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Panel: Sacred Space and Tolerance – Thursday, January 21 (11am – 1pm PST // 2pm – 4pm EST)
Francesco Spagnolo works at UC Berkeley as the Curator of The Magnes Collection of Jewish Art and Life and an Associate Adjunct Professor in the Department of Music. His research focuses on ritual performance and synagogue life. His recent work focuses on Jewish-Christian interactions and cultural production in the Italian synagogue, particularly in the age of the ghettos. Among his publications are Italian Jewish Musical Traditions (Hebrew University, 2001), The Jewish World (Rizzoli, 2014), and numerous journal articles and book chapters.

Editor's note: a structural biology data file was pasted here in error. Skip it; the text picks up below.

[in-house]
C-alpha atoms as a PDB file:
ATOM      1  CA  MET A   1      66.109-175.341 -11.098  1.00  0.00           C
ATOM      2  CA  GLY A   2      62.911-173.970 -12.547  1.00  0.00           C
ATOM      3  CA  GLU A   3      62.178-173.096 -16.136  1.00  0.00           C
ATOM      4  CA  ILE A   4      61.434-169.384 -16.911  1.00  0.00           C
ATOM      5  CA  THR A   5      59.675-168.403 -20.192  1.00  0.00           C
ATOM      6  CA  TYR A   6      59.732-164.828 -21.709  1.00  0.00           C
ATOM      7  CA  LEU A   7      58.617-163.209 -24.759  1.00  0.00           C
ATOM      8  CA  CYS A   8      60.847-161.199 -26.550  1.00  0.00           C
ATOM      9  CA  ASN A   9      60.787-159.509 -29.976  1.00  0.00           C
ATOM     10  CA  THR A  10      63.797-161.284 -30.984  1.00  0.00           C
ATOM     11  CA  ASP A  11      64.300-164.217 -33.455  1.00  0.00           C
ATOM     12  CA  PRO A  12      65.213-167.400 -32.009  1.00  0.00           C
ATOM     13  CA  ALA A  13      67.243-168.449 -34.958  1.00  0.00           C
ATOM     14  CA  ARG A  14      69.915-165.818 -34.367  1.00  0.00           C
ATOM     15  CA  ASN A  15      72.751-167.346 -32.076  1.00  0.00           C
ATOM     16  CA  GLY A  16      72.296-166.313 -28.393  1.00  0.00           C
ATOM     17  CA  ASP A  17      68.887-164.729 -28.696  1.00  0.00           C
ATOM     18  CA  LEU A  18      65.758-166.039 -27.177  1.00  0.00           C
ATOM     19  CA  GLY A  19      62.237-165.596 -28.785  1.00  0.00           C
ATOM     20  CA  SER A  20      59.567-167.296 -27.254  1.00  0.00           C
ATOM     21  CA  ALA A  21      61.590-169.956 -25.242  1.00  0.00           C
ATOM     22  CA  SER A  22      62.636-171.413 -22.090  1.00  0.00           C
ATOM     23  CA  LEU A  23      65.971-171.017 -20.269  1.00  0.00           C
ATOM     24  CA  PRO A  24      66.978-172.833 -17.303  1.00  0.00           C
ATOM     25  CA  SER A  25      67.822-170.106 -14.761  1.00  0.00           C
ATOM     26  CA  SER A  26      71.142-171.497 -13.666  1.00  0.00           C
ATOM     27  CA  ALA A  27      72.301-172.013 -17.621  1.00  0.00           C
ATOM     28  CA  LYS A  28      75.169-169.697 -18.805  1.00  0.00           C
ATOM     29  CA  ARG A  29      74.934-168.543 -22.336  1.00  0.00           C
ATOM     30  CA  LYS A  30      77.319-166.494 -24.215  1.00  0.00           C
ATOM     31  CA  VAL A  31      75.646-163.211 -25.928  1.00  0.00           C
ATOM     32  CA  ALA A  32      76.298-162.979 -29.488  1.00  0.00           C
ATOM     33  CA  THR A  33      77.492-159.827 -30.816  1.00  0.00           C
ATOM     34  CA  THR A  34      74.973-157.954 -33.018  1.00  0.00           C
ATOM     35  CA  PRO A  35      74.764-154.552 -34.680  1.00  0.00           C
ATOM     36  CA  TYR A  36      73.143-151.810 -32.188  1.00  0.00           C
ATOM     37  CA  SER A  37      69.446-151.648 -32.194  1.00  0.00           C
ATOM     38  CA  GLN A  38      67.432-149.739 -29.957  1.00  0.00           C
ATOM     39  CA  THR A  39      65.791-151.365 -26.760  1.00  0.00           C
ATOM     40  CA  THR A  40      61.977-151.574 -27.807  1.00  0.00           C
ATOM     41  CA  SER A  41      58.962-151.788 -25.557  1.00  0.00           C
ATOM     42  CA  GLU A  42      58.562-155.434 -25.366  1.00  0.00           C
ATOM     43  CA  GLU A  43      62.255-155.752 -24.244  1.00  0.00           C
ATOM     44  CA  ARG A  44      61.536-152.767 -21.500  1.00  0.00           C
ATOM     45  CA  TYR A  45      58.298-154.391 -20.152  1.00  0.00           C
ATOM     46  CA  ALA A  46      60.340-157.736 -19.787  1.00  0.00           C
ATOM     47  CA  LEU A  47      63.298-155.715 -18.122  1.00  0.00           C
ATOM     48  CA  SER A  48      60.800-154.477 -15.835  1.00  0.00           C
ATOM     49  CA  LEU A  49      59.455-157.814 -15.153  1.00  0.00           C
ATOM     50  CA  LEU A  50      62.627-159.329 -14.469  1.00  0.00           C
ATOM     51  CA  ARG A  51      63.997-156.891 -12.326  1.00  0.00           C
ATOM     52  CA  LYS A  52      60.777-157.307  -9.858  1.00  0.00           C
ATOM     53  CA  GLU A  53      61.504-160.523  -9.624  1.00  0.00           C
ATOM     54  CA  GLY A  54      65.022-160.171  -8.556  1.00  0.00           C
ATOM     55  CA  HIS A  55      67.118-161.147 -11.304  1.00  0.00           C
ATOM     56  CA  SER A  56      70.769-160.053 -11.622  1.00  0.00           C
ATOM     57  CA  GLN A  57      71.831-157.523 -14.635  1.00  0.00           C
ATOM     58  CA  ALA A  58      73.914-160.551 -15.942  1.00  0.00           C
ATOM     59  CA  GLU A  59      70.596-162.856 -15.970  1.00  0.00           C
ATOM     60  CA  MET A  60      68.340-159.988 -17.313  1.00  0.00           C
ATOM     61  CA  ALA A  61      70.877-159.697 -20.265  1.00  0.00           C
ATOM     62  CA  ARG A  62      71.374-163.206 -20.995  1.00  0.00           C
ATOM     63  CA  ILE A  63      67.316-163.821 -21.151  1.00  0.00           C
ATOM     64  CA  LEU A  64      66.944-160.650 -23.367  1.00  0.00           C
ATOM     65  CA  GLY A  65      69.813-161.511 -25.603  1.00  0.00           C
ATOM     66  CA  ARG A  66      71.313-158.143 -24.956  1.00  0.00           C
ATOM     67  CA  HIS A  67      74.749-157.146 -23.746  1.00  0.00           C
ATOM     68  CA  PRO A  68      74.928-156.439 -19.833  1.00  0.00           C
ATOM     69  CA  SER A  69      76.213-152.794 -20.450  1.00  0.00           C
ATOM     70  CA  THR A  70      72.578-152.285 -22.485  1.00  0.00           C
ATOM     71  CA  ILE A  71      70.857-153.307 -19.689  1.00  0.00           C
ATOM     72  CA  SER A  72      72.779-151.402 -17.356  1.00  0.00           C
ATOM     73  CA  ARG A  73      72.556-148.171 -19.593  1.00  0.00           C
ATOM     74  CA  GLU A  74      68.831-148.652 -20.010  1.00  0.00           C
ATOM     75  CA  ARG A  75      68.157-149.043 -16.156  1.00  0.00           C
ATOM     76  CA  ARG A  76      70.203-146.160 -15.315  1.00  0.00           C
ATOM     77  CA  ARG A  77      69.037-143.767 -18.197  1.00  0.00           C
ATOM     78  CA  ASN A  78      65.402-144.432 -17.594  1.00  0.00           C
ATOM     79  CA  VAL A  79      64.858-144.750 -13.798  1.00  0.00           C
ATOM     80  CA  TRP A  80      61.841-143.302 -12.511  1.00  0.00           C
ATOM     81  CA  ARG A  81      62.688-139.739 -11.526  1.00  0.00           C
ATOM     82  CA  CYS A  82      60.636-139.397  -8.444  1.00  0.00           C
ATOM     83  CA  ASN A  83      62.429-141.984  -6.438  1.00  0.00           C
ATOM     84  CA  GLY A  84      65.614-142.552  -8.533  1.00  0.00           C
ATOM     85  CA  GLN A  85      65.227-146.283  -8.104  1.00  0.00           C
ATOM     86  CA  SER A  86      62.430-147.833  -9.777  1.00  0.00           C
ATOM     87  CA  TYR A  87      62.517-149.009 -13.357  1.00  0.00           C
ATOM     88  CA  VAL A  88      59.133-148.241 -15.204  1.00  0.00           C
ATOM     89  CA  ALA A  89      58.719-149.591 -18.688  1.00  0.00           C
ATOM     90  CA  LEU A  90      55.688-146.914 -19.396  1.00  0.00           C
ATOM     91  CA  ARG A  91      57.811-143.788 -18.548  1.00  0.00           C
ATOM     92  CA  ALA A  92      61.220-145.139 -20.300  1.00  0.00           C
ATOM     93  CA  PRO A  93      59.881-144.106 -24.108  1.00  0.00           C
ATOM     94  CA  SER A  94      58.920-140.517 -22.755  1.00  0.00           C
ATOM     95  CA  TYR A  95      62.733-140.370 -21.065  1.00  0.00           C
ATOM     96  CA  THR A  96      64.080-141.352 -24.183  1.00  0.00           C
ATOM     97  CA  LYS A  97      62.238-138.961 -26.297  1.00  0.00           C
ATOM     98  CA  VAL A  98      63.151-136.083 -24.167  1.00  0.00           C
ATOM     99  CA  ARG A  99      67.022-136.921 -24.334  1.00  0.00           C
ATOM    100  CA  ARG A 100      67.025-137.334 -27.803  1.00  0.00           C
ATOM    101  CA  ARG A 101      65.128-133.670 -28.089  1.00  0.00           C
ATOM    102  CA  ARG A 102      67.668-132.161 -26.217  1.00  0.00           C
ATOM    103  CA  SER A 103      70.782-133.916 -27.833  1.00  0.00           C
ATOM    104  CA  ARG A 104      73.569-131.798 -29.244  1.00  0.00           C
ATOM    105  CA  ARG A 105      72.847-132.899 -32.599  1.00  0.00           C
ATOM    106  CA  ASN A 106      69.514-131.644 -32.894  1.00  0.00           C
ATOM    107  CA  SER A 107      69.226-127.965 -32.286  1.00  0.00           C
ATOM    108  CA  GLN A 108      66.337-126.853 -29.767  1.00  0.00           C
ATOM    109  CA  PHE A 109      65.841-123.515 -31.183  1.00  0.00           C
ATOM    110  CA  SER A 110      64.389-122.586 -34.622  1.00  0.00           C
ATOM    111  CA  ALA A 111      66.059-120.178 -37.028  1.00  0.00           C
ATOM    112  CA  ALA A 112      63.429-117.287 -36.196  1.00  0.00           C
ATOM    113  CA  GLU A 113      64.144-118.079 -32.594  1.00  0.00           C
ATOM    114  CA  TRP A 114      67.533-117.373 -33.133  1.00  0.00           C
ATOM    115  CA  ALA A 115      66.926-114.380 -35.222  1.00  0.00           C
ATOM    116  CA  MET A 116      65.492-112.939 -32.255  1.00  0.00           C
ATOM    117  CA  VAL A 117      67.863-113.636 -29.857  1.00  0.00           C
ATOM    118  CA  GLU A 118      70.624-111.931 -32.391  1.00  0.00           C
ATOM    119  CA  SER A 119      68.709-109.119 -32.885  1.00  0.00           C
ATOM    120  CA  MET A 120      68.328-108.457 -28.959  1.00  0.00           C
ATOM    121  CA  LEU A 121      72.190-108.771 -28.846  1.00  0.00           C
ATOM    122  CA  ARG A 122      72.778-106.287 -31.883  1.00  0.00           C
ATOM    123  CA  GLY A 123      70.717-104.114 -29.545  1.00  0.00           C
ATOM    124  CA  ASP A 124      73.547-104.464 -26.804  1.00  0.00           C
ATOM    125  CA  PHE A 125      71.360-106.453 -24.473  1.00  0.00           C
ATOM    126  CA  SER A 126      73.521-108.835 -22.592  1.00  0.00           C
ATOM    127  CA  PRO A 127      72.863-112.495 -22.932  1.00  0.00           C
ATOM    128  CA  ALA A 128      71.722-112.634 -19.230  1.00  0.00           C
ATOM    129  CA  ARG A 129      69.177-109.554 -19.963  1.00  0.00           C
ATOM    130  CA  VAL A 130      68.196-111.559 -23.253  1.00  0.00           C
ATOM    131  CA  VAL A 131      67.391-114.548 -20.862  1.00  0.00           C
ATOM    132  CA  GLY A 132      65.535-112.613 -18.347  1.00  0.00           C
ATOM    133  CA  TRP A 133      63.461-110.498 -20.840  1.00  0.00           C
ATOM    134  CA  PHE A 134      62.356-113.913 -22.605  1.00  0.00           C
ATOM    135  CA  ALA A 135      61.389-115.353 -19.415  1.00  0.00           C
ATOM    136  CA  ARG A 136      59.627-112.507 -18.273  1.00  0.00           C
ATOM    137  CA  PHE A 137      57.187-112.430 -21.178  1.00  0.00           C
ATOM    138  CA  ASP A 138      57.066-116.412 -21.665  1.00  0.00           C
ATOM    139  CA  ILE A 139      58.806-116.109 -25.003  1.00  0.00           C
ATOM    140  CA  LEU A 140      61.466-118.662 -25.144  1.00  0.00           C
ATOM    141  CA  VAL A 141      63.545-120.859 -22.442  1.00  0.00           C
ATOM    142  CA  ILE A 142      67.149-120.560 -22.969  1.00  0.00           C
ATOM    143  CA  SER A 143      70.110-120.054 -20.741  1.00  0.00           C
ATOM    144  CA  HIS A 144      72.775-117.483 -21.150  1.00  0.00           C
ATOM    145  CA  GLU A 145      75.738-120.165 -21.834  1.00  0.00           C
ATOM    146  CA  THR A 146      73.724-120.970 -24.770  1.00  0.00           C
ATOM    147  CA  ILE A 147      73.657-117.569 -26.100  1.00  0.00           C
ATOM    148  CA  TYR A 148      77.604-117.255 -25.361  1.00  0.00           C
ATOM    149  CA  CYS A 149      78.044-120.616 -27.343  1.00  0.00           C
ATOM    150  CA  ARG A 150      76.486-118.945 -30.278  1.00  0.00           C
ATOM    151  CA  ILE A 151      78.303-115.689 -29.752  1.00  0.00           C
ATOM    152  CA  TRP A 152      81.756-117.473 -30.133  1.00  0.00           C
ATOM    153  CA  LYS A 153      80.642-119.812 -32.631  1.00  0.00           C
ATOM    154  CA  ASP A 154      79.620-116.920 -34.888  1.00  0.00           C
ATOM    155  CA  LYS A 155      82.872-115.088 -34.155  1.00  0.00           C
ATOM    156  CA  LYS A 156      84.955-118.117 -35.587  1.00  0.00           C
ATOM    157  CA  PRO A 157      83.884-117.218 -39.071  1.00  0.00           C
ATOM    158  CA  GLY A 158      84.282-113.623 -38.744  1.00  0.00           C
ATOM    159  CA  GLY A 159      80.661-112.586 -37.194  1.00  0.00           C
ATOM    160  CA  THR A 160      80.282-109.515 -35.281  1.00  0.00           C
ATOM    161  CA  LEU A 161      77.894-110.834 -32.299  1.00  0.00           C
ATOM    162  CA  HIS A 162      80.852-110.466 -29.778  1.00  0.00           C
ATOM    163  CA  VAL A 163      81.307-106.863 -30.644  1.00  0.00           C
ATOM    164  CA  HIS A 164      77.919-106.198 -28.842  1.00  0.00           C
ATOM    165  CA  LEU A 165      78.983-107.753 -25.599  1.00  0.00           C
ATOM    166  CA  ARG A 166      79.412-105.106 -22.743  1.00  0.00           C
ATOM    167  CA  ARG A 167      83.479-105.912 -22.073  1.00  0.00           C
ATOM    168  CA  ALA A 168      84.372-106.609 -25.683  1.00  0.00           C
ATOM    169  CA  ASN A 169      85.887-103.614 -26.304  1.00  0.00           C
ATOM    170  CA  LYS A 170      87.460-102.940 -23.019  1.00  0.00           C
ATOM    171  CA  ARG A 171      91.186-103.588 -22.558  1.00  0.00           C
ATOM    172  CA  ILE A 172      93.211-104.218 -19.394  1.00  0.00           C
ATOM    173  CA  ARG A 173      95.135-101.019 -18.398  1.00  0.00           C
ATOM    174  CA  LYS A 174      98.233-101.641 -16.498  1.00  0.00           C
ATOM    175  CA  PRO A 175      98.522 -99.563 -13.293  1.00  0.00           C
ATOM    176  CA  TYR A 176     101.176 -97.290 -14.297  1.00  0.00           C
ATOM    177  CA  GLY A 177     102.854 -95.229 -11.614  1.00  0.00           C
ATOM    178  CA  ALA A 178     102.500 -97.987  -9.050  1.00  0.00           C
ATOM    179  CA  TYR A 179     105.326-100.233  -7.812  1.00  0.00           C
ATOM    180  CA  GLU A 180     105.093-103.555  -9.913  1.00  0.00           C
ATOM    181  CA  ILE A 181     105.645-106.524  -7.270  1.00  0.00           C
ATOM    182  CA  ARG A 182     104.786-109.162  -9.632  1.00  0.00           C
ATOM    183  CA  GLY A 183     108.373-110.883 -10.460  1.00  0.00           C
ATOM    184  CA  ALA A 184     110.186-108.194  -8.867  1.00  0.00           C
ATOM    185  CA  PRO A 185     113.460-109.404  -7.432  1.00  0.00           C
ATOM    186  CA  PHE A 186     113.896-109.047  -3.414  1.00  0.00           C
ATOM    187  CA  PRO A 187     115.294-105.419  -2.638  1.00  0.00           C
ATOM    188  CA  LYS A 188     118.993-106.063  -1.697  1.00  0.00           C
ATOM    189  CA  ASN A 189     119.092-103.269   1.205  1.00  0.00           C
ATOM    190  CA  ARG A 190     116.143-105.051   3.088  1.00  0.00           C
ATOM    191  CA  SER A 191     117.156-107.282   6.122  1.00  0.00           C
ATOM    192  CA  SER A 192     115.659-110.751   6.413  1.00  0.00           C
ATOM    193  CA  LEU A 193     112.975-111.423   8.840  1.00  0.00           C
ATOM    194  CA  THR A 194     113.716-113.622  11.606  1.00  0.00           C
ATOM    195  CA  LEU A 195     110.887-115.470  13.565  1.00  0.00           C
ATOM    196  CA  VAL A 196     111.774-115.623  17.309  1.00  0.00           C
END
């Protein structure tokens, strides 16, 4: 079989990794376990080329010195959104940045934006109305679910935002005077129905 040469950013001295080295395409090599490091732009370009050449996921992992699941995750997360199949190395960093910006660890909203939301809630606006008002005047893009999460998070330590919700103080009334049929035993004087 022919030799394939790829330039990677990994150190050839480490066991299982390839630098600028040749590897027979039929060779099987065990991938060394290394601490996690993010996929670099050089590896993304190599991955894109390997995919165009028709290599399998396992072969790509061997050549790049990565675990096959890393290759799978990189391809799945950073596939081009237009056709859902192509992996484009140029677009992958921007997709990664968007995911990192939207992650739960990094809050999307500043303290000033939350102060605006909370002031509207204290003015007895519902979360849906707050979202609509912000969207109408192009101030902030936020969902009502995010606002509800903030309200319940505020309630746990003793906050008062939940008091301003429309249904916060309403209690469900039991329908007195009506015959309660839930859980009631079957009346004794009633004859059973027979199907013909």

In his article, “Sounds of Emancipation: Politics, Identity and Music in 19th-Century Italian Synagogues,” Spagnolo analyzes all of these together to illustrate how the emergent genre of Jewish musica sacra connected Jews together in synagogues, and laid a bridge for non-Jewish audiences as well. Spagnolo shows how the emancipation of Italian Jews in 1848 and the gradual unification of Italy up to 1870 brought Jewish communities out of ghettos, rendering the synagogue a particularly important gathering space. This process accompanied the development of a broad genre of musica sacra, which combined Hebrew liturgical works with Italian popular songs and patriotic tunes. The proliferation of this music represents a shared commitment to the nationalist project, and the shared spaces between Jews and non-Jews it encouraged.